To raise a weight from the ground, to make water run up-hill, or to generate heat by friction, are all processes which require the expenditure of effort and material substance, if we would perform them ourselves. So in Nature, this form of synthesis is never accomplished without the expenditure of energy from some source. In the vegetable, the power comes directly from the sun, and the world in summer is colder and less brilliant (by an infinitesimal amount, it is true), because of that growth of leaves and wood which in the winter we reconvert into heat and light in our stoves; the animal gets the force for its synthesis by eating and consuming the products of vegetable life; and the chemist in his laboratory obtains his power mainly by converting a large amount of some complex body into simpler ones, in order to raise a smaller portion of some other mass to a more loosely aggregated and heterogeneous condition.
Starting with the elements and simple mineral bodies, the construction of such substances as salts, by the union of an acid and a base; of a suffocating gas, by the combustion of sulphur; of the conversion of iron into rust, by the action of water, air, etc., is very easy up to a certain point—so easy, that probably the very earliest beginnings of chemistry lay in observations of these facts. Certainly, the historic origin of the science in alchemy leaves no doubt of it as regards the middle ages, and, at the present day, most of the technical applications of the science are examples of the building up of compounds. So long as the experimenter's efforts were confined to mineral matter, he met with but little trouble; but, the moment he tried to reproduce any organic body, any compound which was the direct product of life, either animal or vegetable, he met a barrier which seemed to be insurmountable, and which bade fair never to be crossed. It was easy enough to analyze any of these vital products, and to determine the exact number and amount of their ingredients; but, once separated, the chemist vainly endeavored to make the elements reunite as they were before.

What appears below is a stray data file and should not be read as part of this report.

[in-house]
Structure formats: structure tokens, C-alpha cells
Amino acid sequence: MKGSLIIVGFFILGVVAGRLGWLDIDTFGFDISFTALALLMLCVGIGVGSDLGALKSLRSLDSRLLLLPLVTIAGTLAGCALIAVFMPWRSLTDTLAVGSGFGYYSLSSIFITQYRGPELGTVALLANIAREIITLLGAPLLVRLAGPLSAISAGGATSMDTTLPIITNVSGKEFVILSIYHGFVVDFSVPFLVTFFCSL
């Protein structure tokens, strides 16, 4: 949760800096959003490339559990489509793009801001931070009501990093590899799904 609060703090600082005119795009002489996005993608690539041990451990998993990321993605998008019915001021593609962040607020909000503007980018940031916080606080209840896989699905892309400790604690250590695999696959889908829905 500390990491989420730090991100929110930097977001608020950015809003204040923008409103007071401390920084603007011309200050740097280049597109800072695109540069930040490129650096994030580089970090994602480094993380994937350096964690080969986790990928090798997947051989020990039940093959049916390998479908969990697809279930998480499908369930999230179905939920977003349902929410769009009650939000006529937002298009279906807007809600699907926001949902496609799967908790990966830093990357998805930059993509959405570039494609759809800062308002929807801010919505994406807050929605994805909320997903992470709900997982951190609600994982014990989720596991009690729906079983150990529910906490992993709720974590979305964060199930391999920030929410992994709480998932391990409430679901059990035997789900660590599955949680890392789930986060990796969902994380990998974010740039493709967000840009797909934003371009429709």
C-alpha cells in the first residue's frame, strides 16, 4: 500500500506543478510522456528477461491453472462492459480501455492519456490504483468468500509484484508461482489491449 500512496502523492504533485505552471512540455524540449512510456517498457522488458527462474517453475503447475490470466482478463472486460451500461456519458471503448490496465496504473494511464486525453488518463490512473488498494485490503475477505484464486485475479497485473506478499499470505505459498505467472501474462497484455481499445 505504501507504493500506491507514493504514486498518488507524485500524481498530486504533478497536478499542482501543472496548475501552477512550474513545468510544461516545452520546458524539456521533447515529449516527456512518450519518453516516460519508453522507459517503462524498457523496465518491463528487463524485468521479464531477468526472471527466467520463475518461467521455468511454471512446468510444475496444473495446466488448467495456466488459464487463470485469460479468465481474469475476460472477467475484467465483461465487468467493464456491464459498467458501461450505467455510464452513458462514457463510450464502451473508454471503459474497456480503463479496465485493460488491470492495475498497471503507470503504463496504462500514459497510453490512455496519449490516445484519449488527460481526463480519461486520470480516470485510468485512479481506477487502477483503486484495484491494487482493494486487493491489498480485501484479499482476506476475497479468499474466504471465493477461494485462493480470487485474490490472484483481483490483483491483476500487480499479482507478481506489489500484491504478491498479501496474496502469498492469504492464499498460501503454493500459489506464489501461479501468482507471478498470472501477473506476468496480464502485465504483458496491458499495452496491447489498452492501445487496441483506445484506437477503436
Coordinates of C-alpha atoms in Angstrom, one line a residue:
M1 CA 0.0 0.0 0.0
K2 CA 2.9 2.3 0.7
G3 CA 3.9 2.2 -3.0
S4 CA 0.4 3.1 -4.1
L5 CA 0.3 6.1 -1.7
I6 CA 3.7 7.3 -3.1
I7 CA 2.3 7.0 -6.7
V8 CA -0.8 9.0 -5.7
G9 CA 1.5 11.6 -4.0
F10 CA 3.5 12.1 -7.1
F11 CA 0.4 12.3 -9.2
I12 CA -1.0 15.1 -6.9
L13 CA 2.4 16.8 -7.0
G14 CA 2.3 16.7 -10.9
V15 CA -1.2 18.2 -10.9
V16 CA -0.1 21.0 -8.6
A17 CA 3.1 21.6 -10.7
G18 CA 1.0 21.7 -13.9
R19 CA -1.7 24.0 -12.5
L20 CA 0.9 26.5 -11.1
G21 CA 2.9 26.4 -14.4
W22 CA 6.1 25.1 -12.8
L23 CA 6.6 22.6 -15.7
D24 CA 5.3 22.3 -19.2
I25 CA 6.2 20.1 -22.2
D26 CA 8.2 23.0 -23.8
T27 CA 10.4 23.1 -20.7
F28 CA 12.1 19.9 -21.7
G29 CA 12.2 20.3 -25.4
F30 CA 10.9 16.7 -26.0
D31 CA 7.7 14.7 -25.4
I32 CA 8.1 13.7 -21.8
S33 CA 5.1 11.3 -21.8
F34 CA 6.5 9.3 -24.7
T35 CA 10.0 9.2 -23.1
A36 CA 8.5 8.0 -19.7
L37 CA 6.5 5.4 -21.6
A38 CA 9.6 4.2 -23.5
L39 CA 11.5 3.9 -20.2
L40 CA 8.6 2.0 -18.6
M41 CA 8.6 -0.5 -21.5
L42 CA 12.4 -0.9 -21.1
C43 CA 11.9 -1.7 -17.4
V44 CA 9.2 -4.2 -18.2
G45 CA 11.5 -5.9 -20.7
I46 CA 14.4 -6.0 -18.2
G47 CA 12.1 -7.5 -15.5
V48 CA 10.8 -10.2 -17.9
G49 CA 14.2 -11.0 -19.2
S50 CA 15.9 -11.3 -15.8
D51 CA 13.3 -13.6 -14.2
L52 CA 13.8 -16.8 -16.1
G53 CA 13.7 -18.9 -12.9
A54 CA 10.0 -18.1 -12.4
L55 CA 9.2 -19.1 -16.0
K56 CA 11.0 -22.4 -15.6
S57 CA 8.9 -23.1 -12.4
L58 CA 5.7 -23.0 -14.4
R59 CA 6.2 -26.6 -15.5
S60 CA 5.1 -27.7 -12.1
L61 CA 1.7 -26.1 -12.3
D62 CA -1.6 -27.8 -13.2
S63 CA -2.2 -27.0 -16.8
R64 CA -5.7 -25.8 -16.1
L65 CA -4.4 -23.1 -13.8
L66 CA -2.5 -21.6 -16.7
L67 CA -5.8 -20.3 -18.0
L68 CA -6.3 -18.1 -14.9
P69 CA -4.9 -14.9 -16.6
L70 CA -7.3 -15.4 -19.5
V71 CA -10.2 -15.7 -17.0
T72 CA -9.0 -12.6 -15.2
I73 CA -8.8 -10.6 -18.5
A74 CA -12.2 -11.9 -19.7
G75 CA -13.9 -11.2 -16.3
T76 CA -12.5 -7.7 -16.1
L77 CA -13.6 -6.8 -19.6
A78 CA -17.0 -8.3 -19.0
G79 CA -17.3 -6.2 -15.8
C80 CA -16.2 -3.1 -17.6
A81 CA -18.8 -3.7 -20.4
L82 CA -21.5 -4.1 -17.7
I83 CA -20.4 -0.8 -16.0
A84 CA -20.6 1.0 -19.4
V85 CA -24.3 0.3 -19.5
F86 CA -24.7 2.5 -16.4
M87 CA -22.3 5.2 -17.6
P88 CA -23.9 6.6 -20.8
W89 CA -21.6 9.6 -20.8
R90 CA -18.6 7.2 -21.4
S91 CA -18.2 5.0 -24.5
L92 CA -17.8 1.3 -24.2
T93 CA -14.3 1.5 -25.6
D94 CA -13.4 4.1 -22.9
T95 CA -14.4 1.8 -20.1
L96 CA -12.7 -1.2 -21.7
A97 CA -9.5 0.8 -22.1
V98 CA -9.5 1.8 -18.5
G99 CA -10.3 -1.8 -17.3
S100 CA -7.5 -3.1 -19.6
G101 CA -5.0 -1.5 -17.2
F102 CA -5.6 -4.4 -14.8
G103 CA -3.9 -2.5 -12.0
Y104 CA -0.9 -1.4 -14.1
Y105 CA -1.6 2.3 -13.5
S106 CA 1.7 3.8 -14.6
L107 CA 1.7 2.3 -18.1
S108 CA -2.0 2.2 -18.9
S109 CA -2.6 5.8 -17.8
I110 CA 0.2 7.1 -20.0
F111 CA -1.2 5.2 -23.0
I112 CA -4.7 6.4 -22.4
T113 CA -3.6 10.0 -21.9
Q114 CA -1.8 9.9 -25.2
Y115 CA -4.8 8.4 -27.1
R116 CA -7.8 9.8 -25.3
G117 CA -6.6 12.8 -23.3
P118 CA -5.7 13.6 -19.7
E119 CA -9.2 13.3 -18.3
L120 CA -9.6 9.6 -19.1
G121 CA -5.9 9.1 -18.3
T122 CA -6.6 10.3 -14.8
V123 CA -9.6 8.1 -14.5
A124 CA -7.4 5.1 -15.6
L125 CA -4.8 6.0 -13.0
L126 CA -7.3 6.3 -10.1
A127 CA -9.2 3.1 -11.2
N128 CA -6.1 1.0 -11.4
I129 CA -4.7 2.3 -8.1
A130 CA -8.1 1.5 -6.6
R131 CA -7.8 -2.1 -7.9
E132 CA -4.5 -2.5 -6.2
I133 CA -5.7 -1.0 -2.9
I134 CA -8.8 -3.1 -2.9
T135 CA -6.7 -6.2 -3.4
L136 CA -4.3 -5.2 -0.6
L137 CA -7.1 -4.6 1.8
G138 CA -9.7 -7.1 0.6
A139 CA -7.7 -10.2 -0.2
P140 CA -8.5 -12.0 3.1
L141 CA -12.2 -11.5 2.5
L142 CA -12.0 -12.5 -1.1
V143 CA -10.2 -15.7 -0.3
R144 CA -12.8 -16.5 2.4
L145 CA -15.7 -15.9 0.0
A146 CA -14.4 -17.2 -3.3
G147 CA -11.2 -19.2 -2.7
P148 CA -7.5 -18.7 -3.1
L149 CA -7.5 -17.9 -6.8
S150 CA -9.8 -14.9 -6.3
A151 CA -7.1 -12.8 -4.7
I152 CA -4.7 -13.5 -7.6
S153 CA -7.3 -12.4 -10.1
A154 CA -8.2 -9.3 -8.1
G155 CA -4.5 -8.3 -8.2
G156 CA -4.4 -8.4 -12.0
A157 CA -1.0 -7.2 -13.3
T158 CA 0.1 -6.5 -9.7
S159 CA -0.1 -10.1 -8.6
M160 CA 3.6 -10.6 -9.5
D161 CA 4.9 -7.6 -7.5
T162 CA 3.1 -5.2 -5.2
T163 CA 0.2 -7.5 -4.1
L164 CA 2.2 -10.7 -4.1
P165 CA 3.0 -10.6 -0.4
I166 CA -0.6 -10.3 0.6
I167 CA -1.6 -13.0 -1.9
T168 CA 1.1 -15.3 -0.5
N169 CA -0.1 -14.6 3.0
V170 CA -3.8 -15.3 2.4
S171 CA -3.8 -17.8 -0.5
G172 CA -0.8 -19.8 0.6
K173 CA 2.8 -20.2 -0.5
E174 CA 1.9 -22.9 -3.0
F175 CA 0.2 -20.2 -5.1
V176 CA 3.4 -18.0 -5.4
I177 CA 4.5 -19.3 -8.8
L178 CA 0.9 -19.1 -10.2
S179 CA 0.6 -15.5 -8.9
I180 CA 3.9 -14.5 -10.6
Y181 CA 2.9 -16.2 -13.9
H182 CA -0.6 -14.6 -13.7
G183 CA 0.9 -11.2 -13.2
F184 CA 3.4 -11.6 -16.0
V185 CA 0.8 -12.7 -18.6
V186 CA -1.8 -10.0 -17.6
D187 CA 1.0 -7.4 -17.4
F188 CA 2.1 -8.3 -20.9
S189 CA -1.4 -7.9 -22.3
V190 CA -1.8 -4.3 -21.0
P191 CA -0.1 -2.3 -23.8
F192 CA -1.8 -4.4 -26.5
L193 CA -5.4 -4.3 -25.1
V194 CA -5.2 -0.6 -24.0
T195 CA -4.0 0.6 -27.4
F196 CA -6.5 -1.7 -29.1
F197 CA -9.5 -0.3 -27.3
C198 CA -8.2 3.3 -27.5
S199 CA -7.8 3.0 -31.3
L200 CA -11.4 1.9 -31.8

This was the state of things up to forty or fifty years ago. The power of the chemist had grown to be very great; he could either bind or loose, as pleased him, and he thought be had a tolerably complete knowledge of the elements and forces he was dealing with. Is it so much wonder, then, that he fell back on the assumption of the existence of a mysterious force outside of his domain, and that his defeat, coupled with the known impossibility of restoring life to the dead animal, should have led to the assumption that these organic bodies were the result of chemical processes which had been aided and controlled by a special entity, denominated vital force?
It is not the object of this paper to take sides on a question which is still a matter of debate; and, in regard to vital force, it has only to chronicle here some of the steps by which bodies, hitherto solely evolved by the action of living matter, may now, under the guidance